Knowledge.  Faith.  Character.

The Necessary Struggle ~ by Principal Scott Williams

We see it when a butterfly is working its way out of a chrysalis or a baby chick is pecking its way out of an egg. The struggle appears to be so overwhelming, one is tempted to help the poor creature break free from its enclosure.  We know, however, that in the struggle, the butterfly and chick become strong enough to live outside of the safety of its former, confined environment.   If there is no struggle, there is no strength, and the risk of not surviving or being handicapped increases considerably.

The fact is God has designed our emotional, physical, and spiritual development to include struggle. If we escape or are consistently rescued from the struggle, we fail to grow and mature.  To become emotionally, physically, and spiritually robust, we must face resistance, obstacles, challenges, and even failures. 

Whether its homework, teachers, peers, friendships, athletics, or other life issues, our children will inevitably face challenges and disappointments that will feel overwhelming, heartbreaking, and unfair. However, they gain not just confidence, but dignity, when they figure things out on their own and discover God’s grace and strength is sufficient for them to overcome the challenges and tribulations of life.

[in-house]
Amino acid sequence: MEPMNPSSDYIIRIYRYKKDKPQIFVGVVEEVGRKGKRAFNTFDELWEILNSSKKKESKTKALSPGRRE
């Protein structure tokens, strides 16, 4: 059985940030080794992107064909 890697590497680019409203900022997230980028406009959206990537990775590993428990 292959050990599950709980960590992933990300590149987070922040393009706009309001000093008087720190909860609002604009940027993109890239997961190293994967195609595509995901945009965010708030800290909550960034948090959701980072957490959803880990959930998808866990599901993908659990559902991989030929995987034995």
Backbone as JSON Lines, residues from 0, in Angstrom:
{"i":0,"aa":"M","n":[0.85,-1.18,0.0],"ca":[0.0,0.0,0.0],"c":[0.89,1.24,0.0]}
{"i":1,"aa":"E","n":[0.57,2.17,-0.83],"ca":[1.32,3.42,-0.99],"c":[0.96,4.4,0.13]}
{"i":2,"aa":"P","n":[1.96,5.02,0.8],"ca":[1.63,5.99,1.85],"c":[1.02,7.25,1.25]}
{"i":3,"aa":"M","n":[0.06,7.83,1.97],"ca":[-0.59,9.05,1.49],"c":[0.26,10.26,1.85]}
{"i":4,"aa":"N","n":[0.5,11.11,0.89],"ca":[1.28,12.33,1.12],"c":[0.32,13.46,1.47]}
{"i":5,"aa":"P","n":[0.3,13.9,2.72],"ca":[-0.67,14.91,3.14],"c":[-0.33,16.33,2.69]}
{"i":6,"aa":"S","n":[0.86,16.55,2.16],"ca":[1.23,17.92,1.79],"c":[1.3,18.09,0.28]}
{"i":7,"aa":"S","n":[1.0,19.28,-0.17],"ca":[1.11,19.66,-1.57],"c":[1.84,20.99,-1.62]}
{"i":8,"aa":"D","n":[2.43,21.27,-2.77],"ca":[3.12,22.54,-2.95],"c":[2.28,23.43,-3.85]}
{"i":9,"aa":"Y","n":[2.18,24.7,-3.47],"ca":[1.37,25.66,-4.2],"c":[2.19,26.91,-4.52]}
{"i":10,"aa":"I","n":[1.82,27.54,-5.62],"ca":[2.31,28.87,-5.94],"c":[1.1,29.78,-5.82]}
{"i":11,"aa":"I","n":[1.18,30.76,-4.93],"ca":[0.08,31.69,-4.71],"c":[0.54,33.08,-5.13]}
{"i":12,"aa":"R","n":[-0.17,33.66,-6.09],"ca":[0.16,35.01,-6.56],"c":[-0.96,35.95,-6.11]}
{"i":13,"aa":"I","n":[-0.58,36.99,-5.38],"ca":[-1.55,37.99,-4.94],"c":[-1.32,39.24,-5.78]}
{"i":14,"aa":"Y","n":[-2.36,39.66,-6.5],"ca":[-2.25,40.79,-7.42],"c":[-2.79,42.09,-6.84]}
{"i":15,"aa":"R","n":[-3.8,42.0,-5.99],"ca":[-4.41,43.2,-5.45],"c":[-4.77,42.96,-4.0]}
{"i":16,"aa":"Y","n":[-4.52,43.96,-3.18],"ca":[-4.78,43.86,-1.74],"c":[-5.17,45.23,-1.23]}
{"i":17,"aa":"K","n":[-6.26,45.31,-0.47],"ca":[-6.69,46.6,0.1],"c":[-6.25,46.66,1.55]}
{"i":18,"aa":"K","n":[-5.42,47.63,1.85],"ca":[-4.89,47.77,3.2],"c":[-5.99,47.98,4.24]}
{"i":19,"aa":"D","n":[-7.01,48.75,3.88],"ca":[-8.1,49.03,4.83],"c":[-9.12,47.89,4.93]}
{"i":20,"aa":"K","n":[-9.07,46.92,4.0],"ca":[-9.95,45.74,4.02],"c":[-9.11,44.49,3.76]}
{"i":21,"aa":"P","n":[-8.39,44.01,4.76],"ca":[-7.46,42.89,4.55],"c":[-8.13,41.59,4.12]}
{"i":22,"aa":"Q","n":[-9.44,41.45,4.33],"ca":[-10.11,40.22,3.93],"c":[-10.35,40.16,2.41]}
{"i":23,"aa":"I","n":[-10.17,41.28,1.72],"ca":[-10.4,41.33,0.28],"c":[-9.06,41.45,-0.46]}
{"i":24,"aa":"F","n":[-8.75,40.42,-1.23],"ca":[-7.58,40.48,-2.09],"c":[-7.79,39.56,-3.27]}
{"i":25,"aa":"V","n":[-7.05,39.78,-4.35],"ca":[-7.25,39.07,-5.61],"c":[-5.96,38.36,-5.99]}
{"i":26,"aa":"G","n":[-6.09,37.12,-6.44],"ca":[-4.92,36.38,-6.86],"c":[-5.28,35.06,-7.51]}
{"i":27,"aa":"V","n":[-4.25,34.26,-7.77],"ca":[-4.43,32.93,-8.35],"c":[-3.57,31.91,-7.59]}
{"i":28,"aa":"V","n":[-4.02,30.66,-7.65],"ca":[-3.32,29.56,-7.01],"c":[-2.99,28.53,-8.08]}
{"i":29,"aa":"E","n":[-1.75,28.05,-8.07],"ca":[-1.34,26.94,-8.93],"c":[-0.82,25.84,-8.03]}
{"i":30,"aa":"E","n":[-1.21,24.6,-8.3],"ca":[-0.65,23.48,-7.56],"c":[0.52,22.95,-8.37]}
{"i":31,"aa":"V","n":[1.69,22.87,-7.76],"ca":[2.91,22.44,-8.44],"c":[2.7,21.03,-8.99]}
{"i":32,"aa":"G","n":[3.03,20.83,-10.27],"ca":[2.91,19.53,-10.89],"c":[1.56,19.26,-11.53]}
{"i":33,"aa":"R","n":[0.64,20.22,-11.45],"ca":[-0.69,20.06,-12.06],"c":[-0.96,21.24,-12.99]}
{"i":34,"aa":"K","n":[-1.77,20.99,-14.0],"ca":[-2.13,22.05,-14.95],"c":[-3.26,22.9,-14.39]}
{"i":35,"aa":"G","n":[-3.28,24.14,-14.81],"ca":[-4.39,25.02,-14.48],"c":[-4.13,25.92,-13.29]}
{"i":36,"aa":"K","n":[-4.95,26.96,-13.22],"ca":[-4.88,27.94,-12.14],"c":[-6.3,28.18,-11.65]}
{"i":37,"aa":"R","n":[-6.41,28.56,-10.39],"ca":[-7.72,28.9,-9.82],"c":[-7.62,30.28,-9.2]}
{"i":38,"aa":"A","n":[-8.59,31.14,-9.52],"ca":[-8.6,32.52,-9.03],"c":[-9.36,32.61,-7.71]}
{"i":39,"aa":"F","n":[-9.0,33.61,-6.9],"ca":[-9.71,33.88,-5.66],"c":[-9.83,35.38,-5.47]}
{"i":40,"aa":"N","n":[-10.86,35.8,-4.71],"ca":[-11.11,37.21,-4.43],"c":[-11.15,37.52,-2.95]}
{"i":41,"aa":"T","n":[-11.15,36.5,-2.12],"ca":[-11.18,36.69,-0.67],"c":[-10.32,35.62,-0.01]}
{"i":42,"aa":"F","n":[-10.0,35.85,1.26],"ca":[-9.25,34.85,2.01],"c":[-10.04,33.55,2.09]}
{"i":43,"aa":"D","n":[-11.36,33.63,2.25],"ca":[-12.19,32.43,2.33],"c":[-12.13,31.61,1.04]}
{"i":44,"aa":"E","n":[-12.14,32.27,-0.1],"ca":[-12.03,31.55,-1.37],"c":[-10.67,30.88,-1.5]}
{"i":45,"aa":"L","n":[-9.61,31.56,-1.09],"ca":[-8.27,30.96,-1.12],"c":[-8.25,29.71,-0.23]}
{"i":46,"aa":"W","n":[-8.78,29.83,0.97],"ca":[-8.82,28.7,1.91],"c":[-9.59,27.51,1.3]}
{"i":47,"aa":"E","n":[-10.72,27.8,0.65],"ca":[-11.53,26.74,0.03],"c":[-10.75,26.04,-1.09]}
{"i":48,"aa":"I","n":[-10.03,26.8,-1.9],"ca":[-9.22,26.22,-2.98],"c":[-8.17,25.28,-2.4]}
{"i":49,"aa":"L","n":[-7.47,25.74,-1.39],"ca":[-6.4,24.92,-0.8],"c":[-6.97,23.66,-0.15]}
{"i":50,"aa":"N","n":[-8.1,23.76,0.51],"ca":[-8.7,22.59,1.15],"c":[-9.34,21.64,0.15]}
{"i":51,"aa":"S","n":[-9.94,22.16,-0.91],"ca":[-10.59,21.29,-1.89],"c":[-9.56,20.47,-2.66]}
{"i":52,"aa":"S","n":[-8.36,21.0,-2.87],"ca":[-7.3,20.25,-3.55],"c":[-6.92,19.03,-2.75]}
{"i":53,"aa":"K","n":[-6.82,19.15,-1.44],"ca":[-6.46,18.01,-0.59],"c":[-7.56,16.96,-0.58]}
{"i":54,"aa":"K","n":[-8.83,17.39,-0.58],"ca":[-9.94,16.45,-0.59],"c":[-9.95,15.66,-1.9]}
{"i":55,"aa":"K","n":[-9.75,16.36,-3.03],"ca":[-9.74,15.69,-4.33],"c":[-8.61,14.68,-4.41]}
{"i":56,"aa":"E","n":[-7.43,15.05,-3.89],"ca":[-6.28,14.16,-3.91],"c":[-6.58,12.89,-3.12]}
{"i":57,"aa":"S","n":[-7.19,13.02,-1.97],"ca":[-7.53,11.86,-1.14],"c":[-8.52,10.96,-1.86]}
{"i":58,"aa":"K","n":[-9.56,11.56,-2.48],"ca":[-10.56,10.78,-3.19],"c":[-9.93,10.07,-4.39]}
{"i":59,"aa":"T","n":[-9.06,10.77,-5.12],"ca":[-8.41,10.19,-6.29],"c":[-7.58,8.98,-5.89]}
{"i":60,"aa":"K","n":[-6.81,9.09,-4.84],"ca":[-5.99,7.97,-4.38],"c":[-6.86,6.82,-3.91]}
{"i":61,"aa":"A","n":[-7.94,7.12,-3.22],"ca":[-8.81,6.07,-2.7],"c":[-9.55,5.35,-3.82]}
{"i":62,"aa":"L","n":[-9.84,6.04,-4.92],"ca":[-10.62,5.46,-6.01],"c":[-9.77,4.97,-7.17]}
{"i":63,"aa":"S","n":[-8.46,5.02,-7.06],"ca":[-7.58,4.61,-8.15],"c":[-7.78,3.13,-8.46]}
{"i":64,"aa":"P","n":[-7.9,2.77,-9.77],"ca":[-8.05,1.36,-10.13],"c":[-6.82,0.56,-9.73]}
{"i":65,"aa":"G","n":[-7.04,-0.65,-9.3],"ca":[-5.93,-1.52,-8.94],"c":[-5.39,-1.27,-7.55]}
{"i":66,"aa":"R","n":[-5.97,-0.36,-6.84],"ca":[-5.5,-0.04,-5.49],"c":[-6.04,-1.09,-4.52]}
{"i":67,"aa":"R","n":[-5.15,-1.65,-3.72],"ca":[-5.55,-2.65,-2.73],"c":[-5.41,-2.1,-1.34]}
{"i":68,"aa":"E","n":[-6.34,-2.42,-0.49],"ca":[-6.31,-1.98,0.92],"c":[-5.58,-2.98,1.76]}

As parents, some of our greatest joy comes from seeing our children happy and successful. Therefore, it is difficult to watch our children in the midst of a struggle, when they are literally crying with frustration, discomfort, or unhappiness.  However, if we constantly rescue them from such struggles, their growth and maturity will be stunted and their future happiness and life satisfaction will be lessened.  In fact, trying to ensure one’s child is always happy is probably the best formula for guaranteeing their future unhappiness.  Instead of learning to deal with life’s negative and difficult circumstances, they will blame others, including God, for failing to make them happy.

Children want and need to know they are always loved and supported by their parents. So, when you refuse to intervene or rescue them from a difficult situation, be prepared for them to question that love and support.  Let them know that you and God will walk through those difficult times with them, and you will be their greatest cheerleader, but you cannot nor should you rescue them from the struggle that belongs to them.  We need wisdom and discernment from God and sometimes from other parents to know when to let our children face natural consequences or challenging circumstances without our intervention.  We will make mistakes along the way, but that is part of our struggle as parents, and if you listen closely, you will hear God cheering you on.

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